I’ve never been to Disney World, and therefore, I have never been on the Jungle Cruise ride, so there is simply no way I can speak about this movie in terms of how good of an adaptation it is of the source material. What I can comment on, however, is how it barely functions as a movie, and how, despite some inspired design, the seams are perpetually showing. Much like any theme park ride, the structure of this massive pastiche of rubbery CGI and sloppily assembled character interactions is one of “and then, and then, and then, and then.” The ride starts, goes fast, and then it ends. You move on to another ride, while a new group of thrill-seekers takes your place. At a theme park it’s a blast. As a movie, it’s an utterly soulless affair which carries no thrills at all. It’s like a young child excitedly recounting their day. Just one piece of information after the next with no regard to any sort of storytelling panache.
Add to that the fact that The Rock, once heir apparent to the action stars of yore, is now the master of cranking out content — safe, family friendly pablum that coasts on his charisma without stepping on the toes of his eventual run for President (fingers crossed for Vice President Kevin Hart). Remember Pain & Gain? Remember Southland Tales? Listen, The Rock, I love you and I’m rooting for you, but l’m gonna need you to take a risk if you want me to keep showing up for these things.
It’s not as if he’s particularly terrible in the movie, just that he’s not tasked with doing anything but oozing empty charm. His first appearance in the film is quite literally him spouting puns and one liners into the camera, intercut with a small crowd reacting to his jokes. It’s clear that none of them are in the same room (or even the same state, probably), and the scene lacks all energy because of its assembled nature.
The whole movie feels like this.
The Rock plays Frank, a tour guide who operates a small boat in the Amazon. He’s the cheapest guide you can hire (a fact that was told to us in his voice via one of many, many “jokes” added with ADR), but his tour is easily the most exciting, since he has a bunch of false dangers rigged up to keep customers on their heels. He’s a bit of a goofball, but also he has muscles, and until we reach a chunk of exposition that occurs way too late in the film to have any measurable effect, this is the entirety of his characterization. Luckily, he plays second fiddle to a character who is ever so slightly more complete.
Her name is Lily and here she is played by Emily Blunt. Lily is seeking a legendary plant called the Tears of the Moon that grows in an area accessible only by boat. It was sought by many failed explorers before her, because it carries magical medicinal properties. Lily is not your typical woman of the era — she wears pants! This fact is driven home by Frank constantly refering to her as “Pants.” It’s a half-charming bit of repartee, and it’s a half-assed corporate attempt at marketable feminism. It’s handled well enough, I guess, to not feel entirely cynical, but it’s easy to see it for what it is. At least it’s not as cringey as how they handle Lily’s brother’s sexuality. Yes, Lily has a brother named MacGregor (Jack Whitehall) who, in contrast to her rough and tumble ways, is more of an uptight high-class type…except for the fact that he’s been a social outcast his whole life due entirely to “who I love.” It’s an adorable little piece of uncooked progressivism in which Disney gets to call MacGregor a groundbreaking gay character without ever actually calling him gay. I mean, baby steps and all, but still. At the end of the day Blunt and Whitehall aren’t to blame here. Both do a lot with a little, but neither can elevate the material they are given into much of anything.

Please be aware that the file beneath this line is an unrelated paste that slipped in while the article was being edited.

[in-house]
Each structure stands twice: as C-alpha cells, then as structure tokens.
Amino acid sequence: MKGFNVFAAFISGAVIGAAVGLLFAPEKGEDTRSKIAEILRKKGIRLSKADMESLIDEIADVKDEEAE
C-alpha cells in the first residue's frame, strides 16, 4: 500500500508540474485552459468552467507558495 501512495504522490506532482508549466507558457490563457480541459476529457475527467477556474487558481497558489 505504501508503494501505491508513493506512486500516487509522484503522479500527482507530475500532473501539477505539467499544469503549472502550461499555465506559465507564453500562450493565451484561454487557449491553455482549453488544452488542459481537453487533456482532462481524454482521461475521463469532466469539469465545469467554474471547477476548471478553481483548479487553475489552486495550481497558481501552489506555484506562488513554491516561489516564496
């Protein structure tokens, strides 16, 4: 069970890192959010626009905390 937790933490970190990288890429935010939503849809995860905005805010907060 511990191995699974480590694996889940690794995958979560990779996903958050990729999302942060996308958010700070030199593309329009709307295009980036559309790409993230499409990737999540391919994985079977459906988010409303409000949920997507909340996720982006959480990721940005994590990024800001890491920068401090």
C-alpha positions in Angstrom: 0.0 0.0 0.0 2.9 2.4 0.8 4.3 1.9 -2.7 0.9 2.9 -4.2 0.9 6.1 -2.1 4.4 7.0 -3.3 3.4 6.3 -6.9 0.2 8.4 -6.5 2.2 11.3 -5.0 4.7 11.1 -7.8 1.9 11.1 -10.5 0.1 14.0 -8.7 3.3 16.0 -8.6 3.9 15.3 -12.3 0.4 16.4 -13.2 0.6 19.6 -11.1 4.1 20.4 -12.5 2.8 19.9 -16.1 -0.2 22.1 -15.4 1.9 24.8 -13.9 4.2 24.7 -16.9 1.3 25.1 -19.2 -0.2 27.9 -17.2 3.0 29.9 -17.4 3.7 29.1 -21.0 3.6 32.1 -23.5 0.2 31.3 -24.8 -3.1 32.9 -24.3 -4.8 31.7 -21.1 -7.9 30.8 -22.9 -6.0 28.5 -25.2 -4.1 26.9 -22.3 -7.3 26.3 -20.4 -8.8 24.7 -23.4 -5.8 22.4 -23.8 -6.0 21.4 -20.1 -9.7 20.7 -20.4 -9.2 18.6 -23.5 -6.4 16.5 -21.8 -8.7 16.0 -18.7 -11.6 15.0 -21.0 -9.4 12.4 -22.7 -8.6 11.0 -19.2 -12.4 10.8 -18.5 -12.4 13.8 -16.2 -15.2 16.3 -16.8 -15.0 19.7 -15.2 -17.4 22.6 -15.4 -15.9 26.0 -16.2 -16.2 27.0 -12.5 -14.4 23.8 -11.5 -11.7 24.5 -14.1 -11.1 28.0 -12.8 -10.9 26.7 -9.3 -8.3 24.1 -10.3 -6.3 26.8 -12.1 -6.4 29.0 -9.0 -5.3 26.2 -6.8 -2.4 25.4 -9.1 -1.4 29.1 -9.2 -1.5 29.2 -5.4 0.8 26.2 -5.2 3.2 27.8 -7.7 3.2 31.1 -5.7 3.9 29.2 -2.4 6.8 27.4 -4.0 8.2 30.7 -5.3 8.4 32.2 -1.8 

Naturally, this trio joins forces to find the magical plant while an evil guy named Prince Joachim (Jesse Plemons) and his team of magical baddies are hot on their trail. Paul Giamatti shows up at some point as well but it doesn’t matter.
Even though there is a very talented director behind it (Jaume Collet-Sera) Jungle Cruise feels as if the bulk of the footage has been sitting on a hard drive for months, waiting for someone to glue it together. The effects, of which there are many, are high quality and of generally cool design, but they fail to integrate with the live-action imagery in a way that ever adds any weight to anything. There’s imagination here, but only to a point, and that point was the drawing board.
For two hours our heroes and villains rocket through what I’m sure are tons of references to the theme park ride, while the viewer is battered by all the chaos, waiting for ill-timed chunks of story or plot detail to emerge from between reams of high energy nothingness. Midway through, the film does take a breath and start to develop characters and ideas for a beat, but this little reprieve from the gobbledygook barely gets underway before it’s back to aggressive calamity.
Yeah, yeah, yeah, Jungle Cruise was not made for me and that’s fine, but for a movie to feel this stitched together, especially in a market positively drowning in stitched together content is really saying something. Disney, once the gold standard for storytelling imagination, is now just a soulless content machine, pumping feed into our troughs, and collecting money while we lap it up.
Stop the ride. I want to get off.
Directed by Jaume Collet-Sera
Written by Glenn Ficarra, John Requa, Josh Goldstein, Michael Green, John Norville
Starring Emily Blunt, Jack Whitehall, Dwayne Johnson, Jesse Plemons
Rated PG-13, Runtime 127 minutes